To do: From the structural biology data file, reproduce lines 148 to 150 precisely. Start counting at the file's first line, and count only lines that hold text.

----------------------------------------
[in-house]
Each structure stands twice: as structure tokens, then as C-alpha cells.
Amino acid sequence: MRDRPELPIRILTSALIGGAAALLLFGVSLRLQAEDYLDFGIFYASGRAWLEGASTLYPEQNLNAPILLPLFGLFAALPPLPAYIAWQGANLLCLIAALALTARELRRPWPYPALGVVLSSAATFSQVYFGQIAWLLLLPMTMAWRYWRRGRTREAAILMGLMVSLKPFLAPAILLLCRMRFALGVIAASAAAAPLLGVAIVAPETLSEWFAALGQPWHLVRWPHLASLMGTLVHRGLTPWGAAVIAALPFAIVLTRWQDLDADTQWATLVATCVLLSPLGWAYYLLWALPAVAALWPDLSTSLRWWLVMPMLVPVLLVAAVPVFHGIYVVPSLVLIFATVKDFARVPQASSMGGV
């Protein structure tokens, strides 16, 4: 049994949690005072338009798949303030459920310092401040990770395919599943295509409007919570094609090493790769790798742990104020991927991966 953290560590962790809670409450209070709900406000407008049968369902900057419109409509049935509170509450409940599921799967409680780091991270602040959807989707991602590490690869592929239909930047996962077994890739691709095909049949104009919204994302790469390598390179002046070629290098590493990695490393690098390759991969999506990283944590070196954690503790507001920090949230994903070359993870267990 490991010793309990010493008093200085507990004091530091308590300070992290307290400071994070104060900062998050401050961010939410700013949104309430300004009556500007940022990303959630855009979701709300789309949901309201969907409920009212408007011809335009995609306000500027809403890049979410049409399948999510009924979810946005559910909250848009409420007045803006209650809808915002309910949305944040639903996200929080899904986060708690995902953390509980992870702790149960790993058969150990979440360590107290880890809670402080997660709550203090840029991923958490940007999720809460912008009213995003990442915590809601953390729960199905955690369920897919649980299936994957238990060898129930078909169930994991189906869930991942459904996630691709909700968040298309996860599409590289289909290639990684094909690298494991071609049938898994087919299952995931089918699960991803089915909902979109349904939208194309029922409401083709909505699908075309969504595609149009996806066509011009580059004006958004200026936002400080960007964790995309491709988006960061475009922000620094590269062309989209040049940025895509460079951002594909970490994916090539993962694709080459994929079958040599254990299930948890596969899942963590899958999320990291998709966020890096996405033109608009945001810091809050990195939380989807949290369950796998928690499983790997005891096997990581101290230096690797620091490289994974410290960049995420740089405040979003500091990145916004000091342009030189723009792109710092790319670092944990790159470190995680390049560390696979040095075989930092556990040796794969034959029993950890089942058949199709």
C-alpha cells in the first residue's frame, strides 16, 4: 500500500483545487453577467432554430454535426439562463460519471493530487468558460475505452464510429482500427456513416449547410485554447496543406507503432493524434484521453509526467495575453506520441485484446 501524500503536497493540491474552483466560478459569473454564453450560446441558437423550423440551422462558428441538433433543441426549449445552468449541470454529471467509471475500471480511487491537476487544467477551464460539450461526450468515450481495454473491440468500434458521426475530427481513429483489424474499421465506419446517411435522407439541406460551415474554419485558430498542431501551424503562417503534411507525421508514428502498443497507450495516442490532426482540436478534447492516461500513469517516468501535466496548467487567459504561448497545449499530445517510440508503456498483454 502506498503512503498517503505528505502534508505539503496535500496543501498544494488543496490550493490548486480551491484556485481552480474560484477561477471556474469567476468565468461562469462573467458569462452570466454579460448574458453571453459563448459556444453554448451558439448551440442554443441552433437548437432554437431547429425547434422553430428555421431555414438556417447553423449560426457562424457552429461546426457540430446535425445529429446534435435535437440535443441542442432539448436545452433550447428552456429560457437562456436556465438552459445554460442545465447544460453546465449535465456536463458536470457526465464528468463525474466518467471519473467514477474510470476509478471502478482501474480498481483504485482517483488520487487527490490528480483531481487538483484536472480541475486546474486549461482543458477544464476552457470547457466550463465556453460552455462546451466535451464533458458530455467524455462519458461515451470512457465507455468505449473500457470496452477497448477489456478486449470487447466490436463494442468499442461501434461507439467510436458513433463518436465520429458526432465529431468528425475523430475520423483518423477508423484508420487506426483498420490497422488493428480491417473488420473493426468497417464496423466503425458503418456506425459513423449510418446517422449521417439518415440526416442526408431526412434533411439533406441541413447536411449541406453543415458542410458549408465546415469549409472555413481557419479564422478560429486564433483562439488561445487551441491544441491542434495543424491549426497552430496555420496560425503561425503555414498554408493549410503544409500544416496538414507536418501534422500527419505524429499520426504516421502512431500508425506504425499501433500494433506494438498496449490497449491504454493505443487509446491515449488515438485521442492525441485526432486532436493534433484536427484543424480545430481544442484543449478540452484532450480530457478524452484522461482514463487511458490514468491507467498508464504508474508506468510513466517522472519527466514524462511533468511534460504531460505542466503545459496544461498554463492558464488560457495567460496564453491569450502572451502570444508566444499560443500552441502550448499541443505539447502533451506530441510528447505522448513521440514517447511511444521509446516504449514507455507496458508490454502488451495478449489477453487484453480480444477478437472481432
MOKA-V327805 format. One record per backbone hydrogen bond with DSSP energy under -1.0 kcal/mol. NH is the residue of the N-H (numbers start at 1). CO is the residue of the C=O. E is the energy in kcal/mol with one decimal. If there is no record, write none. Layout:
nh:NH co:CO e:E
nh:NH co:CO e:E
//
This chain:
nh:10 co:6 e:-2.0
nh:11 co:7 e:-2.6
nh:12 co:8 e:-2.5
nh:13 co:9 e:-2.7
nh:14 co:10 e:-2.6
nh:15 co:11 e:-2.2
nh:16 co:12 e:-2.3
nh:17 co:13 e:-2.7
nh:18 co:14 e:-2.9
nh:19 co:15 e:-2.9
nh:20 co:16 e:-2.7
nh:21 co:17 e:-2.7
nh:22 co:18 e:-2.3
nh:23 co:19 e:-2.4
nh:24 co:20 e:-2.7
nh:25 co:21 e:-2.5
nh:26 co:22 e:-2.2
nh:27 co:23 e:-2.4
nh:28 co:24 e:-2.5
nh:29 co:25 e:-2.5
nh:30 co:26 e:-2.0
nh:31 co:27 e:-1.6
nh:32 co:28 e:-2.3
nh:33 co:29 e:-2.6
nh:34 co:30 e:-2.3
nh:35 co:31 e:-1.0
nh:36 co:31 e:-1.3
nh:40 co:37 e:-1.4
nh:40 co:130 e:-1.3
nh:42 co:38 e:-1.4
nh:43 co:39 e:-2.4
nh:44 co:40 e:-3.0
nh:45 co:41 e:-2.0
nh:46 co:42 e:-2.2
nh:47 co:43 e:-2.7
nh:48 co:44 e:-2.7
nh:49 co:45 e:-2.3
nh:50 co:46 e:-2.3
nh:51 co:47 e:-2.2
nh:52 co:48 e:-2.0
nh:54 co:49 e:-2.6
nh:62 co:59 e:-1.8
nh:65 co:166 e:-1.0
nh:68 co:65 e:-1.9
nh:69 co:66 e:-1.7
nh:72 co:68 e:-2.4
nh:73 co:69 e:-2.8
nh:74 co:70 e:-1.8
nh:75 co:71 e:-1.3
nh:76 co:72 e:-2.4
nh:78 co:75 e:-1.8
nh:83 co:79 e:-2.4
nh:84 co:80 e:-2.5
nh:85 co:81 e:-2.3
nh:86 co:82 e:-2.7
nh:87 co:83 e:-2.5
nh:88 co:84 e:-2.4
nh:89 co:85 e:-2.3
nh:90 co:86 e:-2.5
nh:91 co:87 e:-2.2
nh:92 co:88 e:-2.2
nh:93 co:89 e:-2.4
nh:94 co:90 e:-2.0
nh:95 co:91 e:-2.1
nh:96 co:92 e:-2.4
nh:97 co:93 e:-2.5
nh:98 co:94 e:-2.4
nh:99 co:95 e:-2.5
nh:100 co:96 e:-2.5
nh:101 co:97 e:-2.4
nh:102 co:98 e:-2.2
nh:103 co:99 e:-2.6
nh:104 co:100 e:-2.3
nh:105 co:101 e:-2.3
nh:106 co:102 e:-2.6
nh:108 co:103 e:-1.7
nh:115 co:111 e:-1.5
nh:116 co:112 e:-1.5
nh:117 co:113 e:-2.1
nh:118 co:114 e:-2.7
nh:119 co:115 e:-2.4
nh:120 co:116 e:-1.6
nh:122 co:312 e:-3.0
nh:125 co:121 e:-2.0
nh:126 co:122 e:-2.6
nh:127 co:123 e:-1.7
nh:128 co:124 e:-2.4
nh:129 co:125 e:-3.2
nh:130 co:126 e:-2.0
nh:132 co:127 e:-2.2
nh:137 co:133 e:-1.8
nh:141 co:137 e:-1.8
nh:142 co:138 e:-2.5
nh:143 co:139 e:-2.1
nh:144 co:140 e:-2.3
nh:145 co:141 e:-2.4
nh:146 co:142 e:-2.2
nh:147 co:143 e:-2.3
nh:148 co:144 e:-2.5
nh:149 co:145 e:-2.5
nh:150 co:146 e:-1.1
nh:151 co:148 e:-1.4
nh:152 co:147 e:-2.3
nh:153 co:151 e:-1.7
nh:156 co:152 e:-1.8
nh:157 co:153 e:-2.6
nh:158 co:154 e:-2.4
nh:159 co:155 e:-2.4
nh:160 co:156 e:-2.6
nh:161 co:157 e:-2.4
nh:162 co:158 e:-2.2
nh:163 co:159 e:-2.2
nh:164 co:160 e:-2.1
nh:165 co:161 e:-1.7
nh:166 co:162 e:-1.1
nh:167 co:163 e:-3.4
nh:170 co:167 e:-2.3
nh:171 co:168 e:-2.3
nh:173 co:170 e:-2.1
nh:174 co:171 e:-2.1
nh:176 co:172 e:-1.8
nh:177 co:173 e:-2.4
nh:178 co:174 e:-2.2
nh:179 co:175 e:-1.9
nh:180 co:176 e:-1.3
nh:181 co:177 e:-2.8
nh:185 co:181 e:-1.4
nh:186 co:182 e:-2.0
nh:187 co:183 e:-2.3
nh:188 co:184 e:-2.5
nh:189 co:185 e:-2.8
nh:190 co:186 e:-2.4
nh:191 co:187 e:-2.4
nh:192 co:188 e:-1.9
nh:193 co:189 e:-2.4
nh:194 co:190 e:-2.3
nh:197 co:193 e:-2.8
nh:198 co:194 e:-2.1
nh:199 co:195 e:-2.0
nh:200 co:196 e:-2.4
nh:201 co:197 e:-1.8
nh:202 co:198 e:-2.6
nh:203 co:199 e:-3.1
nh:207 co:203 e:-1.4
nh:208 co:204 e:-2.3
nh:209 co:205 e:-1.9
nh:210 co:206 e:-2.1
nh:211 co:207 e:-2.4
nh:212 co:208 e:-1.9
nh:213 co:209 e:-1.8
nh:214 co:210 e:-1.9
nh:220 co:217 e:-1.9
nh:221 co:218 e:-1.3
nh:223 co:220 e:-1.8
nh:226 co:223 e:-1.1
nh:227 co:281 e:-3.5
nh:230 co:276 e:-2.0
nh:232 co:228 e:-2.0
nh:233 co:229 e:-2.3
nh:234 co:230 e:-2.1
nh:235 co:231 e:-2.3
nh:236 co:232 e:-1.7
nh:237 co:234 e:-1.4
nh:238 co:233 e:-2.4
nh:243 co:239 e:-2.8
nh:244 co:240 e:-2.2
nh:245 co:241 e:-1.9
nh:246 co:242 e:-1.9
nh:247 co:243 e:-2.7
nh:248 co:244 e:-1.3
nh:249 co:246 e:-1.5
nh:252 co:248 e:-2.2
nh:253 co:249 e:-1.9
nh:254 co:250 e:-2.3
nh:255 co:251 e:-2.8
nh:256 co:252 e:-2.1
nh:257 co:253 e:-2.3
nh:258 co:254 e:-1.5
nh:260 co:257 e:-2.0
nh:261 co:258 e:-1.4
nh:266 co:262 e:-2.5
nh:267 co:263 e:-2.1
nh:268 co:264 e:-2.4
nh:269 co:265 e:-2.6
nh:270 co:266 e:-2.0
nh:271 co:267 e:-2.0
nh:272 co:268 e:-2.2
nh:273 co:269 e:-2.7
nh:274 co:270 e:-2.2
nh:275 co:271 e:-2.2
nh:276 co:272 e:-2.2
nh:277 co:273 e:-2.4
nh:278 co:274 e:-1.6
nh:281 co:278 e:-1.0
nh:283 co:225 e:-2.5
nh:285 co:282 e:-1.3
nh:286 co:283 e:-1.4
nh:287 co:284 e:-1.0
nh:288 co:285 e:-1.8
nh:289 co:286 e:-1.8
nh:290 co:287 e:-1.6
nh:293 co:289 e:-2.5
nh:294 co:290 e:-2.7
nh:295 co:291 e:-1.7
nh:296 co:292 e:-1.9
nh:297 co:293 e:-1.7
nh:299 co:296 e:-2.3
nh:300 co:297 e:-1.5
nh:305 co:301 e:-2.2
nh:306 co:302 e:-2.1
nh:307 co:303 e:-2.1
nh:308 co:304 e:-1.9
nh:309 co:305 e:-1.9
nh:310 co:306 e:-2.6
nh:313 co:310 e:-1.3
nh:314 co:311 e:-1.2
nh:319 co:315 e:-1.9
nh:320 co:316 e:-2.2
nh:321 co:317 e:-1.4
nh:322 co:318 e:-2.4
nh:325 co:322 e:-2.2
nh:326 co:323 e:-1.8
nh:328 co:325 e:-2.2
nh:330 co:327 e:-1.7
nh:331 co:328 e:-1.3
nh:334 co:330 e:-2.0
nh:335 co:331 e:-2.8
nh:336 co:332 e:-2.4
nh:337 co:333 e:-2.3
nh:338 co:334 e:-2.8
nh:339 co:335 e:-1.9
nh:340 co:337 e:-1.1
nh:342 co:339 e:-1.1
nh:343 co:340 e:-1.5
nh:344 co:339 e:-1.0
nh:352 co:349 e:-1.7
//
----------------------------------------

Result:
nh:198 co:194 e:-2.1
nh:199 co:195 e:-2.0
nh:200 co:196 e:-2.4